How To Tell If Subwoofer Is Blown? (ANSWERED!)

If you notice any of these symptoms, don’t worry. There are many ways to tell if your subwoofer is blown and what to do about it once you know that there are problems.

In this article, we will tell you how to test if a subwoofer is blown and the causes of a blown subwoofer.

Keep reading if you want to learn more about:

How To Test If A Subwoofer Is Blown 

Testing blown coil

Testing if your subwoofer has a blown coil will give you the most accurate result, but it is also the most challenging way to test for this problem.

  1. Cautiously take apart your subwoofer without disconnecting any wires or taking out speaker terminals.
  2. Then find the voice coil attached to the cone of the speaker, which is usually very hot.
  3. Grab the bonded wire of the coil and gently tug at it as if you were trying to pull it off. If there is no movement, then the wire is stuck. If there is a lot of movement, it means that your subwoofer has a blown coil.

Testing the cone

Testing the cone of your subwoofer is a much easier way to test for blown speaker drivers.

Start by powering on the amplifier and playing some bass-heavy music at normal listening levels. With your other hand, grab onto the cone of your subwoofer by placing it near any open frame or hole in the front of your enclosure, then give a gentle tug towards yourself.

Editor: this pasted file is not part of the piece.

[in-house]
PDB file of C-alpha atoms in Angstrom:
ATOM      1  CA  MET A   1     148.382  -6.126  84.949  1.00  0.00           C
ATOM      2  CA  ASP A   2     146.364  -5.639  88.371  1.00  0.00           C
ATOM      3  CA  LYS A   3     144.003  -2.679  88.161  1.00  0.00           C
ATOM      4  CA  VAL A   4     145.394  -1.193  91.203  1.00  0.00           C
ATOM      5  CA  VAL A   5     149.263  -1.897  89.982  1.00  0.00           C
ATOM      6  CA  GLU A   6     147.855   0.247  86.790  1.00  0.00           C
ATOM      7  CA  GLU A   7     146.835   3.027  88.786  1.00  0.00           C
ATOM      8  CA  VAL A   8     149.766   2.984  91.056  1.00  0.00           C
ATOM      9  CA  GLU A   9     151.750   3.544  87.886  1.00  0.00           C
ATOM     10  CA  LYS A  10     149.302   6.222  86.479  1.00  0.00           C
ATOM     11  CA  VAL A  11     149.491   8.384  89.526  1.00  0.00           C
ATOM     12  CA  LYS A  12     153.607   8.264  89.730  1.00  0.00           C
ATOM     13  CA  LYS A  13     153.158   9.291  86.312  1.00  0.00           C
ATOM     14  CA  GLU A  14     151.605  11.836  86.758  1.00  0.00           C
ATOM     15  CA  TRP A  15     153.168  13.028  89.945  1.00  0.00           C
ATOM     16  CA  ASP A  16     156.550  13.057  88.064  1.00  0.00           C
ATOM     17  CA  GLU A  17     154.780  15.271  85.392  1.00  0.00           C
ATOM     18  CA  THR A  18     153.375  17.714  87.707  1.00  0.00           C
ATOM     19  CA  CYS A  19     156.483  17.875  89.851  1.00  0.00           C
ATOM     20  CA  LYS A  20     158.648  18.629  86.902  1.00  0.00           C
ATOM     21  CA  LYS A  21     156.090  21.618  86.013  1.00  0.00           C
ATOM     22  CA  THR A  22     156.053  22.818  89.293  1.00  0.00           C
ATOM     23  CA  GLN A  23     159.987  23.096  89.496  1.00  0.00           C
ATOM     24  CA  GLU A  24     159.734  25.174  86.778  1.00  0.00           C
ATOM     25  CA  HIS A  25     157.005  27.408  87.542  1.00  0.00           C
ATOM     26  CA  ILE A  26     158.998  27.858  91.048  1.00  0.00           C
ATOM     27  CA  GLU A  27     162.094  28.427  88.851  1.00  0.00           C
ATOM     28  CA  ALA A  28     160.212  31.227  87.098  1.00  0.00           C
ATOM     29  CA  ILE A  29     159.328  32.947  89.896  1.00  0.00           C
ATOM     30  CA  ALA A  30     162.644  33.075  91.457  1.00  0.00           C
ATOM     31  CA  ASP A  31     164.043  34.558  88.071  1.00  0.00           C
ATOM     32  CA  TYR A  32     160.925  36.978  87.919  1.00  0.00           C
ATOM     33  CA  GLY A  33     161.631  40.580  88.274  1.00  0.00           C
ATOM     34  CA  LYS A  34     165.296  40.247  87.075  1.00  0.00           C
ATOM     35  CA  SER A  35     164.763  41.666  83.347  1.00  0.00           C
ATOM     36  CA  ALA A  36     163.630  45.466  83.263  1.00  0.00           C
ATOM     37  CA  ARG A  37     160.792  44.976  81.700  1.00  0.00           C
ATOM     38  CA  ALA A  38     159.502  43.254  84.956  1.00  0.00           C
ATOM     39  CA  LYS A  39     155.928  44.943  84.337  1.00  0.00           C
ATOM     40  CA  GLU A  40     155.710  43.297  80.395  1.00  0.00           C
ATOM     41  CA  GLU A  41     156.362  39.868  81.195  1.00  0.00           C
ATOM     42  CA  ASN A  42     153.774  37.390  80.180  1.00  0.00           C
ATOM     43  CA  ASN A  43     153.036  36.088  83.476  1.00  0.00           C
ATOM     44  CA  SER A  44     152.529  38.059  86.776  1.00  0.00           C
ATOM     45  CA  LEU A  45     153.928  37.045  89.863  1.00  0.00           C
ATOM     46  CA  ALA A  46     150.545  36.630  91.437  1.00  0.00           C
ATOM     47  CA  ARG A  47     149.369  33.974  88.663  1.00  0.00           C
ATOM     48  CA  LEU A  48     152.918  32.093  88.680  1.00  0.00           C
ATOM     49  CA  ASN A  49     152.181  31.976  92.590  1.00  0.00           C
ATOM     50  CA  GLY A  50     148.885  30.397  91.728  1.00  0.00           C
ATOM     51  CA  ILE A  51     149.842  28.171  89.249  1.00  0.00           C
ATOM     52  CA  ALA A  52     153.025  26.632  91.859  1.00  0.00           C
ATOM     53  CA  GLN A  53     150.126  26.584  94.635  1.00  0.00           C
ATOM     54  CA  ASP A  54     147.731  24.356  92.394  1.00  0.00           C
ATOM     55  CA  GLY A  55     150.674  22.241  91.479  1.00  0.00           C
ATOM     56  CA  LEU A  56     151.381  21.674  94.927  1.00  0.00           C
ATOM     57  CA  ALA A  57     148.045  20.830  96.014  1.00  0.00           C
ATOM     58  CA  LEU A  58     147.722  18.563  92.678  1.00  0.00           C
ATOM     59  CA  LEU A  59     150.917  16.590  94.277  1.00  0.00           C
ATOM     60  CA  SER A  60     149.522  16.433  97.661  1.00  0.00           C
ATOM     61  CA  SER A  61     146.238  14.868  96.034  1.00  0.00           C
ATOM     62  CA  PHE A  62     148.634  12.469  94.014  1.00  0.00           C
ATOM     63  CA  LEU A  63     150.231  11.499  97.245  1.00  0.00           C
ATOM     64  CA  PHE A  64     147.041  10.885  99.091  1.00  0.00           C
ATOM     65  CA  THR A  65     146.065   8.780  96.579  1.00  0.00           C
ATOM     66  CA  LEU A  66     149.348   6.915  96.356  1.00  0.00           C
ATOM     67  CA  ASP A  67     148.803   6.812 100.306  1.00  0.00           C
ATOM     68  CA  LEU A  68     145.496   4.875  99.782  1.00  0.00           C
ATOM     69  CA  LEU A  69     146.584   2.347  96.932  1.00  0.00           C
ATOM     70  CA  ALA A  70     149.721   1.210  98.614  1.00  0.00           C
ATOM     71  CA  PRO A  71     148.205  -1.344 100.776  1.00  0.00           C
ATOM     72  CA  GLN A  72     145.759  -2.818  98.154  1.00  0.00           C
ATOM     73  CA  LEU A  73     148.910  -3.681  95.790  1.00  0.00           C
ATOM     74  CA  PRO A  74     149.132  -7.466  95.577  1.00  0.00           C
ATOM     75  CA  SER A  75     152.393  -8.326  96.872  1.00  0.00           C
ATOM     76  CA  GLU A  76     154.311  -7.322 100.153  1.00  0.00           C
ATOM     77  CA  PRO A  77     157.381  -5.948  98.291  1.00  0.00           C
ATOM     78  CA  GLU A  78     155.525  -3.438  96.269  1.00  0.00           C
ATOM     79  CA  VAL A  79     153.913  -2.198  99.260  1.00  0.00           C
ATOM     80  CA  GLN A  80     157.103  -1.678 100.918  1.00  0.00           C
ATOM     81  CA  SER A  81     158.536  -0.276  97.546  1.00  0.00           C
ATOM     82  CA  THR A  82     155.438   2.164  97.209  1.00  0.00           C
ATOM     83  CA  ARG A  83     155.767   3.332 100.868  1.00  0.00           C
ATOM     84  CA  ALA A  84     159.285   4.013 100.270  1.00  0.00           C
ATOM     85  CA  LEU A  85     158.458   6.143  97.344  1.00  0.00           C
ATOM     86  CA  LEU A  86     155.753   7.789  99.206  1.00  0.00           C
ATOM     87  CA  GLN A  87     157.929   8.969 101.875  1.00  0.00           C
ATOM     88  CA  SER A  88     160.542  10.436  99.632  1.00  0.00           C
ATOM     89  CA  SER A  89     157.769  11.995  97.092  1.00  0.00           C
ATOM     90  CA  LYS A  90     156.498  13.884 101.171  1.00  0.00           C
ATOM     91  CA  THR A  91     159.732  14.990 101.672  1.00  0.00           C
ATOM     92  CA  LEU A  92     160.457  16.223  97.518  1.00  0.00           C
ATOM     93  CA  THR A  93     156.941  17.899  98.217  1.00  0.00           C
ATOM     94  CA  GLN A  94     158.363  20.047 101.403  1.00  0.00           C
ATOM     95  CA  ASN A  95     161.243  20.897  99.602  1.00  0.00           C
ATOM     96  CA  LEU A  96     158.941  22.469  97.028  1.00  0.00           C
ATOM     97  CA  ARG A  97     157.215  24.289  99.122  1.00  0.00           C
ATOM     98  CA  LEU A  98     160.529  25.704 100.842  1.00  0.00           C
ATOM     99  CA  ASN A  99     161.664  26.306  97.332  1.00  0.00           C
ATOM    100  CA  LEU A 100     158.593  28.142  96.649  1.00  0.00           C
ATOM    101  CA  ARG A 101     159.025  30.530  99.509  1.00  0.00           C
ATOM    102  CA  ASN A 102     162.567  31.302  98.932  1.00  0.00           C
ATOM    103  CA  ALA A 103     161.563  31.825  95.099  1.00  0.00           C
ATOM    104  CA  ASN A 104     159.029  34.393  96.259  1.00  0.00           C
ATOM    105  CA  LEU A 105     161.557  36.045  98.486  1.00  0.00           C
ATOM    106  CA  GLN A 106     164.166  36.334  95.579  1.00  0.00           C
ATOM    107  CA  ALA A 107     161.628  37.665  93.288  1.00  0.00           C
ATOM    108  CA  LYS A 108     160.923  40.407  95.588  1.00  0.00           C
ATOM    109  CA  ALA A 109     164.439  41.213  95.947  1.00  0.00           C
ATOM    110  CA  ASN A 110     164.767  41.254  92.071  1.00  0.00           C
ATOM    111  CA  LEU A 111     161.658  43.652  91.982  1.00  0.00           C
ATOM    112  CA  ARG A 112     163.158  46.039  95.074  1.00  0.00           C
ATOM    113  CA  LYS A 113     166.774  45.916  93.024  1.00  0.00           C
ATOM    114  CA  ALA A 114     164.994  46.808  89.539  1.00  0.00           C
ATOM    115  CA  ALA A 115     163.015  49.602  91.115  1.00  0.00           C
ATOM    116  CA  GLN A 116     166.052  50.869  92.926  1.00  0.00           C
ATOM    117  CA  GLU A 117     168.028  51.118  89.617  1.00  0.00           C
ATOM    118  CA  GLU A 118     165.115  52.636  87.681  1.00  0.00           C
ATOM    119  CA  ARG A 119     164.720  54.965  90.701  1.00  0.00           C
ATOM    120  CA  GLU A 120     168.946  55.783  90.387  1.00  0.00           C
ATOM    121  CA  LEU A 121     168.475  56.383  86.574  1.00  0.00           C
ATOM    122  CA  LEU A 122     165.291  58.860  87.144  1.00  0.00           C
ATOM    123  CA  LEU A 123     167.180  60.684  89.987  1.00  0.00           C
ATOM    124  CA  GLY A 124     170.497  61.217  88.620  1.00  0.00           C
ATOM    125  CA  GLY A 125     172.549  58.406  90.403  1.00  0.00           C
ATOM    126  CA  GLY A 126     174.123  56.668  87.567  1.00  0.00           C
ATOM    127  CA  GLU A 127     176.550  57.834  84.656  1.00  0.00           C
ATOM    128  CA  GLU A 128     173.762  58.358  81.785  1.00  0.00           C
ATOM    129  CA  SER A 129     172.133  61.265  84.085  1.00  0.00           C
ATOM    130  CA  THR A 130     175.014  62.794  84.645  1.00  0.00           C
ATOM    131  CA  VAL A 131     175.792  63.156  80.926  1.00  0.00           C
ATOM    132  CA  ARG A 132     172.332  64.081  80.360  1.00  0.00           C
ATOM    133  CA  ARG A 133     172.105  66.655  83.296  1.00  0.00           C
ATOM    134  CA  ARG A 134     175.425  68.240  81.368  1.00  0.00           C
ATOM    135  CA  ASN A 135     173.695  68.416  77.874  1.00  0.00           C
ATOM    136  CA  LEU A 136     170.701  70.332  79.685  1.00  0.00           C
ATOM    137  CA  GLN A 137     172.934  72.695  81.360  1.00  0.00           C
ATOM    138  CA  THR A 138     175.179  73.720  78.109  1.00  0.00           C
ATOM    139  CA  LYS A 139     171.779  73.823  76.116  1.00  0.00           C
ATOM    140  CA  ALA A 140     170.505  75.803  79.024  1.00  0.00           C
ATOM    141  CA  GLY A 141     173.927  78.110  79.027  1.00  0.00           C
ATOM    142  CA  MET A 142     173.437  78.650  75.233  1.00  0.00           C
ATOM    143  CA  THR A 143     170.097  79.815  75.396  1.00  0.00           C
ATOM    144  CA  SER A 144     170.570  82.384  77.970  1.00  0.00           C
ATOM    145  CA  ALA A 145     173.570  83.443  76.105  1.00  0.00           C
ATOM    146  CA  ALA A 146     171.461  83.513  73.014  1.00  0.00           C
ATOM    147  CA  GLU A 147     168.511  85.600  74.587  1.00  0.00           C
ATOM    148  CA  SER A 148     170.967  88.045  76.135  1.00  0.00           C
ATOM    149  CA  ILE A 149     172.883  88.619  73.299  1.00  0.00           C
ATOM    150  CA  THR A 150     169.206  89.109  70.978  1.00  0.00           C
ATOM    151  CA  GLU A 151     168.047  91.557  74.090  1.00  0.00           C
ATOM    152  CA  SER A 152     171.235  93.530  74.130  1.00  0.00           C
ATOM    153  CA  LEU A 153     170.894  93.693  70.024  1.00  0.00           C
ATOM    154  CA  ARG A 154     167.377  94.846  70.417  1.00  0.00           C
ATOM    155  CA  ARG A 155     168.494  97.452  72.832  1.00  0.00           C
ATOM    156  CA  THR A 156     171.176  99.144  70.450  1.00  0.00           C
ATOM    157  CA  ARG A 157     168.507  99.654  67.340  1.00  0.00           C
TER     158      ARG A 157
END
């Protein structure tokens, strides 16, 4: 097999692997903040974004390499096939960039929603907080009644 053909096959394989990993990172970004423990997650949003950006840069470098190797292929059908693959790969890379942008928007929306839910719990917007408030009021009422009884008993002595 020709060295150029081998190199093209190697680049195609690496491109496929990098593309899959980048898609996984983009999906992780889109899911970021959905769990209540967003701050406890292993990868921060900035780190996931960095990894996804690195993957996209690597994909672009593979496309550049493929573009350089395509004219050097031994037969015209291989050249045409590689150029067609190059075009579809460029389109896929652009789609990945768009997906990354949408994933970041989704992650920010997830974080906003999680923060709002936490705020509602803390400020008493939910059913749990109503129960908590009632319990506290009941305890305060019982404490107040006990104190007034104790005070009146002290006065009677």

If your subwoofer’s cones move, but there is no sound coming from them, then you have a blown driver.

Testing the sound

If your subwoofer is making a strange noise and you can’t exactly tell what it is doing, then testing the sound. It is the easiest way to find out if there are blown subwoofers or not.

Turn on your amplifier and play some music at normal listening levels. Then put your ear up to the cone of your subwoofer and listen carefully for any noise.  If you hear an abnormal noise, such as hissing or scratching noises, then your subwoofer has blown speakers.

Voltage Check

The bass from a subwoofer is typically measured in watts. However, when it comes to trying to figure out if your subwoofer has been blown, you’ll want to check the voltage.

To do this, set up a voltmeter and connect the meter’s positive lead with a wire running from the amplifier’s speaker terminal.

Then touch each end of an alligator clip on either side of where your speaker terminals are connected. This will allow you to measure how much voltage is going through your amp without actually touching any connections.

If there is no reading on the voltmeter or only one reading (barely anything), it’s likely that your subwoofer has been blown or needs some work done on it.

Physical Damage

The best time to test for physical damage is when your subwoofer stops producing sound or acts strangely after an accident occurs.

This could be anything from accidentally dropping your enclosure or getting into an accident with another car or person.

In this case, disconnect your subwoofer from the amplifier and carefully detach any parts that may have been damaged. The cone of a subwoofer is very sensitive at times.